So better to try and agree a role now which will work for both of you. She knows your DC will both be at school so I'm sure she's been considering it herself already.

summerainbow Tue 15-Dec-15 12:38:46

I think you have to look how old is your nanny ?.is she in long term relationship so her own babies might on the cards. How long has she been with you as She might be looking for change.
You don't know any this and but you still want for year . But you can't afford her . So really need to look at other child care options .

NannyNim Tue 15-Dec-15 13:15:14

I'm a nanny facing this situation in September. As I am desperate to stay with the family and they are desperate to keep me I initially would have agreed to anything to stay - such as more housekeeping duties etc but upon consideration I would have hated it. Housekeeping, even with a child to drop off at school/pick up, is not what I signed up to.

As it is, another local family have recently had a baby and are looking for some respite so my current family have agreed a nanny share to start in September. My hours for this family halve (as does my salary) and the other family take up the school hours plus half my salary. I get paid the same and stick to strictly doing childcare but each family pays half. It's a win/win!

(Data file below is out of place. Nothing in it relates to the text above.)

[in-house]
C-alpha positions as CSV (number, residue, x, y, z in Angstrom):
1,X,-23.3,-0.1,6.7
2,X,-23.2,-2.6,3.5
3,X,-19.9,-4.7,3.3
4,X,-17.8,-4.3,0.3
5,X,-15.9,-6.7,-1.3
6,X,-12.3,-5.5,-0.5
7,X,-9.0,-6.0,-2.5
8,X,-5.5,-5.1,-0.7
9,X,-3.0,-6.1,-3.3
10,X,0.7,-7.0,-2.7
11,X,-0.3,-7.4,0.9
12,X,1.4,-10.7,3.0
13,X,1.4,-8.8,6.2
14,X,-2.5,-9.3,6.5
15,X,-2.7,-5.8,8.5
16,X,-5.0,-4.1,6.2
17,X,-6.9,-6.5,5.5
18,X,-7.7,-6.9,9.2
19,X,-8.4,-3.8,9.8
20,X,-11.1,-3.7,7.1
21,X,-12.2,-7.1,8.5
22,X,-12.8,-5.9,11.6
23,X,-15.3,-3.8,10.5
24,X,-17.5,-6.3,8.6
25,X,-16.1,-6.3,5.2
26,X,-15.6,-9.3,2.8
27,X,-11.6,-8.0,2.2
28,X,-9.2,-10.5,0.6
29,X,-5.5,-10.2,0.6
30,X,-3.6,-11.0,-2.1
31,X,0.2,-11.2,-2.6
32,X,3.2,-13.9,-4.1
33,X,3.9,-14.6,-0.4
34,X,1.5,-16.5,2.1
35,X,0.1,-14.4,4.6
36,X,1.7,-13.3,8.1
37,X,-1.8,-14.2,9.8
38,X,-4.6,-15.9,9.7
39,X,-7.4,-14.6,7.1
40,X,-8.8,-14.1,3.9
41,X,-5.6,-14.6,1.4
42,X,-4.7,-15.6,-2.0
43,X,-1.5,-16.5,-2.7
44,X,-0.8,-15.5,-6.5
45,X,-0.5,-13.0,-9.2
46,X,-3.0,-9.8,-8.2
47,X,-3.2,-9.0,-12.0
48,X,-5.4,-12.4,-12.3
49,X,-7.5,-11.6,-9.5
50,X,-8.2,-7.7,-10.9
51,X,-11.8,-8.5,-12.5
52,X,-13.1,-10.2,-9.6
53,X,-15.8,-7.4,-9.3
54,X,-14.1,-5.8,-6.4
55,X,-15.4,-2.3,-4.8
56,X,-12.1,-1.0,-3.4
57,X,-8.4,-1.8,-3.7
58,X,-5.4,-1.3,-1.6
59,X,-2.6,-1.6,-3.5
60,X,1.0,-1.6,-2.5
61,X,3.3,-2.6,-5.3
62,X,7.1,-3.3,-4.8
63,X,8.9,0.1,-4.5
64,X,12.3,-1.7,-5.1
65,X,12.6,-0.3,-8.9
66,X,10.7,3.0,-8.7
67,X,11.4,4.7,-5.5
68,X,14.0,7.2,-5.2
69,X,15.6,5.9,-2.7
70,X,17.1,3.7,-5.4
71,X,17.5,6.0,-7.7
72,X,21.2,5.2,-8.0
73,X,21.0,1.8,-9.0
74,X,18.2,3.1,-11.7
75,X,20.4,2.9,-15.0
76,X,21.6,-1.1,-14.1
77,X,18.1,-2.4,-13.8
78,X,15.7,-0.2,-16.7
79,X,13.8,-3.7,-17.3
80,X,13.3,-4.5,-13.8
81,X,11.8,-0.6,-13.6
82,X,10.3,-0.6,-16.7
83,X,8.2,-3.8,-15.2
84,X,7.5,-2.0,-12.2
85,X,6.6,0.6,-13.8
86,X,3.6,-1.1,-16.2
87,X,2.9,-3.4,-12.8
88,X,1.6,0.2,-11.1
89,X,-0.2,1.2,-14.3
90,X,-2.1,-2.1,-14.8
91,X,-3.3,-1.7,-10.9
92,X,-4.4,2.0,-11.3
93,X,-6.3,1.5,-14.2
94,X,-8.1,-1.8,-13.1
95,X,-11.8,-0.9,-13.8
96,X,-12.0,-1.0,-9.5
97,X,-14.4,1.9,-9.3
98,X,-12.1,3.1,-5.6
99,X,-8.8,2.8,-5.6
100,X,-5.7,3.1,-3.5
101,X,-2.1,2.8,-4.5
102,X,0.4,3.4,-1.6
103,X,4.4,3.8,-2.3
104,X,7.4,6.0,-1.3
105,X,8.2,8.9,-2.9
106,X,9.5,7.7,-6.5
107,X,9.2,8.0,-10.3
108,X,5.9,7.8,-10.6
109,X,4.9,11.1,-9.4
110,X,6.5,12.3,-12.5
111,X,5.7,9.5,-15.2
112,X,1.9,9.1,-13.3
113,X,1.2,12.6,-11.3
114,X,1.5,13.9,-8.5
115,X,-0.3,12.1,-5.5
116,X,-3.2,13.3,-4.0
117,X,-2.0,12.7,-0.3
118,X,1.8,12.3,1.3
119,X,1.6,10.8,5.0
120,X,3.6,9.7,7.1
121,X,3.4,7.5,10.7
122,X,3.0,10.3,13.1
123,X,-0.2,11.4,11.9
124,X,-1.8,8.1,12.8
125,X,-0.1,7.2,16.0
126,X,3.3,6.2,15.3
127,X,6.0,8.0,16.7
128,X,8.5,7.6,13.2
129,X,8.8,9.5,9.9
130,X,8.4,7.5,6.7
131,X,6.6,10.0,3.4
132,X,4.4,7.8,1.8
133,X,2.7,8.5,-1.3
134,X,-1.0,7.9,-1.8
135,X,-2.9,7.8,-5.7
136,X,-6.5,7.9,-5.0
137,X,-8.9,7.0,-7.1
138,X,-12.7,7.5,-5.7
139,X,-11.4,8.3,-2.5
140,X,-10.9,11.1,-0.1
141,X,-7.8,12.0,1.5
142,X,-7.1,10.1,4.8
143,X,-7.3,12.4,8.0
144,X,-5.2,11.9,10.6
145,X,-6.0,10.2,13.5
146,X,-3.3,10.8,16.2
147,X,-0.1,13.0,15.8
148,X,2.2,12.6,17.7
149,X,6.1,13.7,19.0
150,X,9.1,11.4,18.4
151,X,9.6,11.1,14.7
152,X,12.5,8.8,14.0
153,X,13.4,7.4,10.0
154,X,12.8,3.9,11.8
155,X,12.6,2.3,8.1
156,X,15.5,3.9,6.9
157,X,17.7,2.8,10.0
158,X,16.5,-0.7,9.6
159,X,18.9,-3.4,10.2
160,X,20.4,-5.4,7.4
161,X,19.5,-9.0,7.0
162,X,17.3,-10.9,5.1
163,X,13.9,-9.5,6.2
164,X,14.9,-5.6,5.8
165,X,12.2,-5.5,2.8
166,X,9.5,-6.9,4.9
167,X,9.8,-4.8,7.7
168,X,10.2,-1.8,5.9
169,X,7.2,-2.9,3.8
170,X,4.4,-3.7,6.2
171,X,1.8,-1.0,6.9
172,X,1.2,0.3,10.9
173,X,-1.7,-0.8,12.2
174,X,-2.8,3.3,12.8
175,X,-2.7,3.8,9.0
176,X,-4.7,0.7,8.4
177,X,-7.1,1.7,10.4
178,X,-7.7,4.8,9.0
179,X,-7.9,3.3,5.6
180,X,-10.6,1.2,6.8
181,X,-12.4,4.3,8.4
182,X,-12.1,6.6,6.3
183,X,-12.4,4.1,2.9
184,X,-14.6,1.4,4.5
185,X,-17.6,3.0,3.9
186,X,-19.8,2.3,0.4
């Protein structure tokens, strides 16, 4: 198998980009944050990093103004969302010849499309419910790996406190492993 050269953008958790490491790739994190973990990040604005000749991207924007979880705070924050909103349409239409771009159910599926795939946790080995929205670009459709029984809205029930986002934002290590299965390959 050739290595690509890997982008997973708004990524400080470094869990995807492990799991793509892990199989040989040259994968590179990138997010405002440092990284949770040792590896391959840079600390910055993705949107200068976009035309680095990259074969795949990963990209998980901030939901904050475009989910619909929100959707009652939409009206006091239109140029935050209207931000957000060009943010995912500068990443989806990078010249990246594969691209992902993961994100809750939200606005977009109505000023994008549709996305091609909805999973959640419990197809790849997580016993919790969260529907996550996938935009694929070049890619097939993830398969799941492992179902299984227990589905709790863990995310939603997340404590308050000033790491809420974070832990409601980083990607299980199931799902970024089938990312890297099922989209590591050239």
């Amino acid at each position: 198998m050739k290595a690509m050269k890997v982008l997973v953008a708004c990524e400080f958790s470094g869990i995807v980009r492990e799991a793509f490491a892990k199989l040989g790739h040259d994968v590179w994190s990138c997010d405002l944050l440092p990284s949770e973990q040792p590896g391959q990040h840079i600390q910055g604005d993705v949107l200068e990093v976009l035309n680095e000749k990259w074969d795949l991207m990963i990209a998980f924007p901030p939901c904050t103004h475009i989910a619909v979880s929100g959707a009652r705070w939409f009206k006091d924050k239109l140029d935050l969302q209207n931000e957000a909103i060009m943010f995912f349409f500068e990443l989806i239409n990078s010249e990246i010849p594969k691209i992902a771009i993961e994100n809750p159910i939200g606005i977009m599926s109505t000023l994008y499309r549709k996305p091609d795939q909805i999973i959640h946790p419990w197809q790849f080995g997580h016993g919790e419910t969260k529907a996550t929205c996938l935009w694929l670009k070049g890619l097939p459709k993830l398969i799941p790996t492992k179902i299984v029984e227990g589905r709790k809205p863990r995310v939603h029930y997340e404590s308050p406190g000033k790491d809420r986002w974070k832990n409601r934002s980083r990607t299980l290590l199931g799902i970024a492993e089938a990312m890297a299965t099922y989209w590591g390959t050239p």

IronMaggie Tue 15-Dec-15 13:45:12

Thanks everyone for the helpful comments.

I suppose there's no harm in broaching the subject with her now. It's just that DC2 doesn't actually start reception until Sep 2017 so it seems slightly premature and I don't want her to feel that we're trying to get rid of her. I'll gently enquire about what she's done with other families she's worked with when the kids have reached this age. I know she's had some housekeeping duties before, but I never asked whether she enjoyed them.

The nanny share option does sound like a great compromise, especially if we do mornings ourselves, then she's not having to do too much travelling back and forth. It does seem like it would be partially down to luck though - a family nearby would need to be having a baby at exactly the right time. It could definitely work though!

I'll need to do a bit of research on the tax implications of that arrangement as well - presumably we'd also share responsibility for her tax and NI with the other family?

She's in her thirties and in a long term relationship but I wouldn't make any assumptions on that basis, unless she specifically told me she was leaving to start a family!

Thanks again all, really helpful...

BooAvenue Tue 15-Dec-15 13:54:07

I had a similar sort of issue when I went off on ML with DS. DD was in nursery (4yo) for 3 mornings and two full days a week (in preparation for school in September) for about 2 months and I was at home with tiny baby, which left our full time nanny with a lot of spare time and us still paying full salary.

She agreed to help out just in general around the house, cooking, laundry etc and holding baby DS when I showered. I also gave her some paid time off on (extra holiday) on the understanding she'd babysit for us in future to make up the hours.

It worked well for us and now I'm back at work nanny looks after DS full time and does school drop offs/pick ups with DD so back to normal!

Callaird Fri 18-Dec-15 00:11:12